Kathy Beal had her first child in 1979 and quit her job to spend the first year at home to be with him. When she decided it was time to get back to work, she applied to several places without success. Eventually, going through a recruiting agency and former Elon treasurer, Buster Bulter, she was hired as an on-site payroll specialist. While at Elon, Beal was promoted to payroll administrator and served as a member of the first Staff Advisory Council at the start of the 2011-12 academic year.
Beal never dreamed she spent 42 years with Elon, but she’s beyond grateful that she did and to do so behind a network of lifelong friends.
“I will miss my Elon family the most. The lasting friendships formed over the years are amazing,” Beal said. “Elon has been so good to me and has given me so many opportunities to learn and travel. My husband and I hope to travel a bit, relax and spend time with our friends and family.”
Executive Director of the Student Professional Development Center
Tom Brinkley joined Elon in 2011 to help establish the Student Professional Development Center. As Executive Director of the SPDC, Brinkley was blessed to rebuild the Career Center with a wonderful team of highly talented professionals.
Although he officially retired in December 2021, he continued to assist Boldly Elon’s strategic plan through the spring semester of 2022. His future plans include spending more time with his wife, Susan, and their six grandkids and catching up on the trips he missed during COVID.
“I will miss everything about working at Elon, from students to faculty and staff,” Brinkley said. “I appreciate the support the SPDC has received over the years from Elon’s administration, parents and employers, which has resulted in the SPDC gaining national recognition, most recently ranked # #4 in the country by the Princeton Review.”
Community Services Officer
After retiring from the Chapel Hill Police Department, Barry Coe joined Elon in the fall of 2007 and started as a security guard. He later became a Community Services Officer and was tasked with helping support non-law enforcement activities within the Elon Campus Police and Security Department.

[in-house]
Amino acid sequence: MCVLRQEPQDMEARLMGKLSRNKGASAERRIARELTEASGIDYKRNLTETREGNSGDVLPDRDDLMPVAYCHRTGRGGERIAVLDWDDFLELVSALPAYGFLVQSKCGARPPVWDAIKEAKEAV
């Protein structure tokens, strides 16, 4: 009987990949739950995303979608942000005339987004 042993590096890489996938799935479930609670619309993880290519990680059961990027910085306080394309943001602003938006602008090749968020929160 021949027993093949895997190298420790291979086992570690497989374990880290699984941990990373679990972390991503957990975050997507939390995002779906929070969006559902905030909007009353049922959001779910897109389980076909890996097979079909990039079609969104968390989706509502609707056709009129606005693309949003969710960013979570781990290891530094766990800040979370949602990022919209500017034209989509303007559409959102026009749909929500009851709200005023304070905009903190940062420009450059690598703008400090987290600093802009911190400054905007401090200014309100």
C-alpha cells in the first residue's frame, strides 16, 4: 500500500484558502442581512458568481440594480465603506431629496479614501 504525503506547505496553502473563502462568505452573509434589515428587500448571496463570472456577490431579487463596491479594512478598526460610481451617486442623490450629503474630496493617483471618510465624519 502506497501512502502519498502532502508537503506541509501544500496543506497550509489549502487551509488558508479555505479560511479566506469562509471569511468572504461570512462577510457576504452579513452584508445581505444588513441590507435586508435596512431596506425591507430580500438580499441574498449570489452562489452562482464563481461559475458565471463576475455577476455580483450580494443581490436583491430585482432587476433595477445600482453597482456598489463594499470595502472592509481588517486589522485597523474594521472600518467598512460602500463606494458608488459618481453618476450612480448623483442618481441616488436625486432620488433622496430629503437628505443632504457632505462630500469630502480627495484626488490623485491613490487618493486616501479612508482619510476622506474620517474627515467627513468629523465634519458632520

Coe said every day at Elon is interesting because of the variety and diversity of the Elon community. Observing and interacting with his peers, administrators and Elon’s students is what Coe says he will miss most.
“The campus is an attractive environment in which to spend service hours,” Coe said. But the one thing he appreciates the most is “the gift Elon gave my daughter to fund a Bachelor of Science in Applied Mathematics,” Coe said.
Director of Events, Office of the President
Carolyn Ent began her career at Elon in 2007 after Sara Peterson, former chief of staff in the president’s office, persuaded her to come. With a hatred for the brutal winters of Ithaca, New York, where she worked for Cornell University, and an affinity for the people of Elon, she decided to make it her new home.
Prior to Elon, Ent worked in alumni affairs and development at Cornell. She served as Director of Developmental Events at Duke and Director of Special Events at University of Maryland College Park.
What Ent will miss most at Elon is working with the staff and planning the President’s Christmas party and staff tailgates. “Seeing Elon’s marching band at the staff tailgate is one of my favorite memories, besides working at Maynard House with the president,” Ent said.
In her new free time, Ent plans to continue working with her husband on their antique and jewelry business. She will also do freelance conference planning.
Assistant to the President, Associate Professor of Education and Vice President Emeritus of Student Life and Dean of Students
Smith Jackson was drawn to Elon because it is a community with a “positive restlessness – constantly seeking and striving to improve, determined not to be satisfied” in its quest to inspire and empower people. students the means to flourish, to succeed and to achieve their dreams.
He came to Elon as Dean of Students in 1994 and served as Vice President and Dean of Students from 1997 until 2017, when he led the founding of Elon’s Master of Arts in Higher Education program, which just completed its third cohort of students. What he will miss most about coming to Elon every day is the collaborative relationships and teamwork of world-class staff, faculty, and university leaders united to advance student learning in and out of the classroom.
Jackson plans to spend time with his beautiful wife, Rene, their three children and five grandchildren “age five and under five,” pursue creative pursuits such as woodworking and playing the piano, enjoying nature and being alert to opportunities for local citizenship and community involvement, as well as seeing the many wonders of this great nation.
Acquisitions Manager at Belk Library
Sandra Kilpatrick started working at Elon in 1988 to be closer to home. It ended up being the best decision she ever made. Her duties at Belk’s library began filling out cards in the library’s card catalog and ordering books.